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From The Ladies Defence

Melissa: I've still rever'd your Order [she is responding to a Parson] as Divine;
And when I see unblemish'd Virtue shine,
When solid Learning, and substantial Sense,
Are joyn'd with unaffected Eloquence;
When Lives and Doctrices of a Piece are made,
And holy Truths with humble Zeal convey'd;
When free from Passion, Bigottry, and Pride,
Not sway'd by Int'rest, nor to Parties ty'd,
Contemning Riches, and abhorring strife,
And shunning all the noisy Pomps of Life,
You live the aweful Wonders of your time,
Without the least Suspicion of a Crime:
I shall with Joy the highest Deference pay,
and heedfully attend to all you say.
From such, Reproofs shall always welcome prove,
As being th' Effects of Piety and Love.
But those from me can challenge no Respect,
Who on us all without just Cause reflect:
Who without Mercy all the Sex decry,
And into open Defamations fly:
Who think us Creatures for Derision made,
And the Creator with his Works upbraid:
What he call'd good, they proudly think not so,
And with their Malice, their Prophaneness show.
'Tis hard we shou'd be by the Men despis'd,
Yet kept from knowing what wou'd make us priz'd:
Debarr'd from Knowledge, banish'd from the Schools,
And with the utmost Industry bred Fools.
Laugh'd out of Reason, jested out of Sense,
And nothing left but Native Innocence:
Then told we are incapable of Wit,
And only for the meanest Drudgeries fit:
Made Slaves to serve their Luxury and Pride,
And with innumerable Hardships try'd,
'Till Pitying Heav'n release us from our Pain,
Kind Heav'n to whom alone we dare complain.
Th' ill-natur'd World will no Compassion show;
Such as are wretched, it wou'd still have so:
It gratifies its Envy and its Spight;
The most in others Miseries take Delight.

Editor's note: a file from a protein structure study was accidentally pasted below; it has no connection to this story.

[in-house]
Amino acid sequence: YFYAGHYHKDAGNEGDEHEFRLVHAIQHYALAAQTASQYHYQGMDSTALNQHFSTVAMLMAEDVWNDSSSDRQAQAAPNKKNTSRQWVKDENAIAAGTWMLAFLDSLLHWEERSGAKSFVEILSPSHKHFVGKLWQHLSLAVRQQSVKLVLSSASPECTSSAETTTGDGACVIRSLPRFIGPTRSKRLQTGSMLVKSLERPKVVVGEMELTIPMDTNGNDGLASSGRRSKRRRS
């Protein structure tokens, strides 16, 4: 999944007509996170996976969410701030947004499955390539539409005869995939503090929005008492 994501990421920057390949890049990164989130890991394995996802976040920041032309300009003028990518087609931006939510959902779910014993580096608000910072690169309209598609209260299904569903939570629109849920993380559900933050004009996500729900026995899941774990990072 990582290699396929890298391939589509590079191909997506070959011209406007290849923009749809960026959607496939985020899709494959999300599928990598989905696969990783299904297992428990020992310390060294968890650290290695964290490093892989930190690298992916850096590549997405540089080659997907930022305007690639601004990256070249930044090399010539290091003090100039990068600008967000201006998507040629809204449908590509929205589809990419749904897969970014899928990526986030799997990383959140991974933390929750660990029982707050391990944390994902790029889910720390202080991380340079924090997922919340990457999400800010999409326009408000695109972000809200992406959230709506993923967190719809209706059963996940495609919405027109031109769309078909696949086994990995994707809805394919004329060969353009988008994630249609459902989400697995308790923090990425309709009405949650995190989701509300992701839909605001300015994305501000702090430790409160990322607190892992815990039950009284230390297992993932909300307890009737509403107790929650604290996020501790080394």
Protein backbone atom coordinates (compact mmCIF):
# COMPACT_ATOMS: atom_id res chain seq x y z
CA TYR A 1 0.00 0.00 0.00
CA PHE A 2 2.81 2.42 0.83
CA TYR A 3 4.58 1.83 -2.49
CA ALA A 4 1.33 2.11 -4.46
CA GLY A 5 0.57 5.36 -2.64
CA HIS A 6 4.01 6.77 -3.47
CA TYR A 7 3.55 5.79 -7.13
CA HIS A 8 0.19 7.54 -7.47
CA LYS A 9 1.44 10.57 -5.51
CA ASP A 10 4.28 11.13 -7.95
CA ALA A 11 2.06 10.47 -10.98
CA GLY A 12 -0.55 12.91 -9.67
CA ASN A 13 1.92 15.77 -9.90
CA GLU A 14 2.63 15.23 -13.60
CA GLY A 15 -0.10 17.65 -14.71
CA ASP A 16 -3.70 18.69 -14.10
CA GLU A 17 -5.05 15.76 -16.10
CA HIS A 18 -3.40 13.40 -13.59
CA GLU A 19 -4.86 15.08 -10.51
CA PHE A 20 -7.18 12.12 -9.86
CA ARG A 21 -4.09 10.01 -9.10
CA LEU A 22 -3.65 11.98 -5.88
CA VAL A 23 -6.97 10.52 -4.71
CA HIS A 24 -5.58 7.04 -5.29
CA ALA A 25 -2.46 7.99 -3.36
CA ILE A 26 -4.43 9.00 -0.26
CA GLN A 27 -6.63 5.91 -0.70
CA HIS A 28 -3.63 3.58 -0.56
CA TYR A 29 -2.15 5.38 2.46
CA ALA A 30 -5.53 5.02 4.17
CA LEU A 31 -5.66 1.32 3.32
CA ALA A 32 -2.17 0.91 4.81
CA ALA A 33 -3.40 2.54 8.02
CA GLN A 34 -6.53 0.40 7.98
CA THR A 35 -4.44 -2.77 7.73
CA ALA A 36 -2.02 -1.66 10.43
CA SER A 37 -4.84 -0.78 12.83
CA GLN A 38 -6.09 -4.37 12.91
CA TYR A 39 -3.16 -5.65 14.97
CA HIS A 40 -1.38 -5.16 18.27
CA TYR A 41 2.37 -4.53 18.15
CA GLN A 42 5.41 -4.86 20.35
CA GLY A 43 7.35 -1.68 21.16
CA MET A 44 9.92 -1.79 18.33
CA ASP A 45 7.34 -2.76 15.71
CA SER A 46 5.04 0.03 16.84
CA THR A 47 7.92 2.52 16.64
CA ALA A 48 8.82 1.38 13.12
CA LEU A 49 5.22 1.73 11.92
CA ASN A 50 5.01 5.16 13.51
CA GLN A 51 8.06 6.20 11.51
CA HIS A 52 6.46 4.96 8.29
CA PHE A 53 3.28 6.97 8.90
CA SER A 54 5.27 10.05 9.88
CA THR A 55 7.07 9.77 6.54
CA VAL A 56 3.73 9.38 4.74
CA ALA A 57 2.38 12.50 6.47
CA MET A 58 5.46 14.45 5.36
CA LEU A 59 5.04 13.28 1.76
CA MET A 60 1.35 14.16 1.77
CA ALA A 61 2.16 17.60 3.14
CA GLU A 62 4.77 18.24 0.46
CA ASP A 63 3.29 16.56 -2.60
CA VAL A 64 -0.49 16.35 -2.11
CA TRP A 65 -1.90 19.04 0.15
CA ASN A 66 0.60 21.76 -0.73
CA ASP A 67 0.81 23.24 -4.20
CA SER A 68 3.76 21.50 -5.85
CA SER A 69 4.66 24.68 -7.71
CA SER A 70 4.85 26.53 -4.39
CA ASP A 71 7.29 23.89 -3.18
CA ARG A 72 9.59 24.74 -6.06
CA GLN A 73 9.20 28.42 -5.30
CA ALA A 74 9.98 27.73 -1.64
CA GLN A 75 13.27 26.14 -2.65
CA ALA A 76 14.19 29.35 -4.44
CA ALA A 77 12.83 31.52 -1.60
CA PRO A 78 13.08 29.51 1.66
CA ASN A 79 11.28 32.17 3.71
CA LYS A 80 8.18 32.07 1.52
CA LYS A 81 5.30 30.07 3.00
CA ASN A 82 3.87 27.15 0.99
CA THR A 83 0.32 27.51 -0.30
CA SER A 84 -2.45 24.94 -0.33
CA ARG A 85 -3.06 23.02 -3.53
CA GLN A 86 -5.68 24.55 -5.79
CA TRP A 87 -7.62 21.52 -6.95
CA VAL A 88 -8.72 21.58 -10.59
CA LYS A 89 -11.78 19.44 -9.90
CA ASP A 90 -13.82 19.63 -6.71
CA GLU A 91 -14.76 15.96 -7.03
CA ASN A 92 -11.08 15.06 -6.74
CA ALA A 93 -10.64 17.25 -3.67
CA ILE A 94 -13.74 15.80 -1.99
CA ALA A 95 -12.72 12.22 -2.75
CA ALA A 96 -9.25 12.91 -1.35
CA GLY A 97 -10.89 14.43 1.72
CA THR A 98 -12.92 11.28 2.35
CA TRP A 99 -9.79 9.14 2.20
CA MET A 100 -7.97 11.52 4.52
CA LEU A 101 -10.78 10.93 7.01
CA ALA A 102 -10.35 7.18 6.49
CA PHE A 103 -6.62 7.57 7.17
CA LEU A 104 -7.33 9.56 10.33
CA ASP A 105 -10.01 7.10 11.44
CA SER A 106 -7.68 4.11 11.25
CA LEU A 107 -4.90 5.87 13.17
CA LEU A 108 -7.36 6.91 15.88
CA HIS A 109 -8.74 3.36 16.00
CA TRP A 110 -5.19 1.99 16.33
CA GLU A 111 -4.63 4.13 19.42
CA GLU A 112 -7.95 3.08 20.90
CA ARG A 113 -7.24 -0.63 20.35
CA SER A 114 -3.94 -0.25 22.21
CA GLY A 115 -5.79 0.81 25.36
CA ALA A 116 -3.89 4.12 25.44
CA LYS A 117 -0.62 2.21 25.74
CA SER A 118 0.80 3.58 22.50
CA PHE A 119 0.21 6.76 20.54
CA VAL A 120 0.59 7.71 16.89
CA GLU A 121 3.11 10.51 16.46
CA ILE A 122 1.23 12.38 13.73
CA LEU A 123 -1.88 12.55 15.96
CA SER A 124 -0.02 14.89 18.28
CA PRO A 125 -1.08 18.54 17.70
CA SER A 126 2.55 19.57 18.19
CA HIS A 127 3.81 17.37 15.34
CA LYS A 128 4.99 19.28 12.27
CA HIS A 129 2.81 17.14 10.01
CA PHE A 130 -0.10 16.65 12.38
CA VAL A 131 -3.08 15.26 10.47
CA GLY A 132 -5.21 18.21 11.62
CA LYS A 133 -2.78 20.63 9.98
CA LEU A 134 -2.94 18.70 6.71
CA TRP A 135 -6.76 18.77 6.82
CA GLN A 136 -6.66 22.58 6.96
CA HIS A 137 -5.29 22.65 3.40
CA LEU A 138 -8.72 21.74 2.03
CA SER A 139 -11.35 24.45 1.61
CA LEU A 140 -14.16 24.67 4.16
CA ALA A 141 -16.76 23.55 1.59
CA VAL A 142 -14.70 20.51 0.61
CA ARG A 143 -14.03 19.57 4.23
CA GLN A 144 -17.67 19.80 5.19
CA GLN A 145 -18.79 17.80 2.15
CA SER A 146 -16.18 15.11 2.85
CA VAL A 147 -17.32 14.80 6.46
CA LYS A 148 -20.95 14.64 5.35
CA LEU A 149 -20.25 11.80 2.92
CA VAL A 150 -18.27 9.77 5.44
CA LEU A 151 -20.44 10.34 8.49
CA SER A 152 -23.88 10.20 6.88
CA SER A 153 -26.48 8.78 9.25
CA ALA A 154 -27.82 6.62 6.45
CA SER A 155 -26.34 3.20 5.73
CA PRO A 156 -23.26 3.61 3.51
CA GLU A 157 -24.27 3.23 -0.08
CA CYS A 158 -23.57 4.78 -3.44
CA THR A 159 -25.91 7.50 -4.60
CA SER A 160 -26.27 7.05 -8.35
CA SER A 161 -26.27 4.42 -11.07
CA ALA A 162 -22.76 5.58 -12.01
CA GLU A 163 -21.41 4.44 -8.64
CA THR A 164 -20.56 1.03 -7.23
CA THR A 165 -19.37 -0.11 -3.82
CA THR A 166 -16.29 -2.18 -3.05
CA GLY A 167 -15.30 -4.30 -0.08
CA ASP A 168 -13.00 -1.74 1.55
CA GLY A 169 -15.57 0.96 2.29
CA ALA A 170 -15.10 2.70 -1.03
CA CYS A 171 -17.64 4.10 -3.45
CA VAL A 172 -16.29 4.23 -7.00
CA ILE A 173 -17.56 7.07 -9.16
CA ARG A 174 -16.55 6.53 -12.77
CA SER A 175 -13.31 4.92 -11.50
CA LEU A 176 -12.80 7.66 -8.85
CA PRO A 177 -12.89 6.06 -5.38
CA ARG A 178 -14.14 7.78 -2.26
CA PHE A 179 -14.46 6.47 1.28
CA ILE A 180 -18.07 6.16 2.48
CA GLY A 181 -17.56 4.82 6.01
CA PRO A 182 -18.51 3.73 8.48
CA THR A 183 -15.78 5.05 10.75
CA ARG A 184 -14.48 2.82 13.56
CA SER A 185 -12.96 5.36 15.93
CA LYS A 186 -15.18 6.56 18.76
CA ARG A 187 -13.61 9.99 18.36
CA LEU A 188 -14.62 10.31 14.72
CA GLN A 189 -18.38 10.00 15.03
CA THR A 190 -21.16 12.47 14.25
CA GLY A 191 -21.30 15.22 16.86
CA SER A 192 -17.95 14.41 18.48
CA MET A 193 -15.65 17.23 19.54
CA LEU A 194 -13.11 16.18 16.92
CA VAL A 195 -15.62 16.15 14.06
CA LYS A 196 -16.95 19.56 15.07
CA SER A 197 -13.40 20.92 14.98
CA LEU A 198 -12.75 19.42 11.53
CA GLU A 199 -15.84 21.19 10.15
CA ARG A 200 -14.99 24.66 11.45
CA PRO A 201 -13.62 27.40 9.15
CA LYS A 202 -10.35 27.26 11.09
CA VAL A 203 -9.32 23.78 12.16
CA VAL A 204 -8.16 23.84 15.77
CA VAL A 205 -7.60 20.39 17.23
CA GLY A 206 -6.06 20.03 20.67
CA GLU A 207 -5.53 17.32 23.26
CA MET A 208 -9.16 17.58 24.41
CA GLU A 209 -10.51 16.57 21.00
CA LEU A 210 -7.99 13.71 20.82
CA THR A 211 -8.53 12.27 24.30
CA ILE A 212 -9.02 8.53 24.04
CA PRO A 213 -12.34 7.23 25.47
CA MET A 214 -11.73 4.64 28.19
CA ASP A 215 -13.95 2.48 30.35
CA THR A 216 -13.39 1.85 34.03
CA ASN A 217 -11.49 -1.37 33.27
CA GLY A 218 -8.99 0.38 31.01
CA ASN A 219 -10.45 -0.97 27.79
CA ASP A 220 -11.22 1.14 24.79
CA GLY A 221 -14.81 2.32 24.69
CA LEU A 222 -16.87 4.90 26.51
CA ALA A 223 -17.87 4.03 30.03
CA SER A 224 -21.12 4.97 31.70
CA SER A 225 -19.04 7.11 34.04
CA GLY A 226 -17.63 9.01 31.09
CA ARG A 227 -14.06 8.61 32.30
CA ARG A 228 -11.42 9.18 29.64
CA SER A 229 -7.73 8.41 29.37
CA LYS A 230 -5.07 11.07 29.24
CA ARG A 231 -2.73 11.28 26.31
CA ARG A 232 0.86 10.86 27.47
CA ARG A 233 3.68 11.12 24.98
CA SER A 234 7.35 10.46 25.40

While we are present they some Pity spare,
And feast us on a thin Repast of Air:
Look Grave and Sigh, when we our Wrongs relate,
An in a Compliment accuse our Fate:
Blame those to whom we our Misfortunes owe,
And all the Signs of real Friendship show.
But when we're absent, we their Sport are made,
They fan the Flame, and our Oppressors aid;
Joyn with the Stronger, the Victorious Side,
And all our Suff'ring, all our griefs deride.
Those gen'rous few, whom kinder Thoughts inspire,
And who the Happiness of all desire;
Who wish we were from barb'rous Usage free,
Exempt from Toils, and shameful Slavery,
Yet let us, unreprov'd, mis. spend our Hours,
And to mean Purposes employ our nobler Pow'rs.
They think, if we our Thoughts can but express,
And know but how to Work, to Dance and Dress,
It is enough, as much as we shou'd mind,
As if we were for nothing else design'd,
But made, like Puppets, to divert Mankind.
O that my Sex wou'd all such Toys despise;
And only study to be Good, and Wise;
Inspect themselves, and every Blemish find,
Search all the close Recesses of the Mind,
And leave no vice, no ruling Passion there,
Nothing to raise a Blush, or cause a Fear:
Their Memories with solid Notions fill,
And let their Reason dictate to their Will,
Instead of Novels, Histories peruse,
And for their Guides the wiser Ancients chuse,
Thro' all the Labyrinths of Learning go,
And grow more humble, as they more do know.
By doing this, they will Respect procure,
Silence the Men, and lasting Fame secure;
And to themselves the best Companions prove,
And neither fear their Malice, nor desire their Love.

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Submitted on May 13, 2011

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Lady Mary Chudleigh

Mary Chudleigh was an English poet. Part of an intellectual circle that included Mary Astell, Elizabeth Thomas, Judith Drake, Elizabeth Elstob, Lady Mary Wortley Montagu, and John Norris, in her later years, she published a book of poetry and two books of essays, all dealing with feminist themes; two of her books went through four editions during the last ten years of her life. Her poetry about human relationships and reactions has been anthologized ever since, and her feminist essays are still being reprinted. more…

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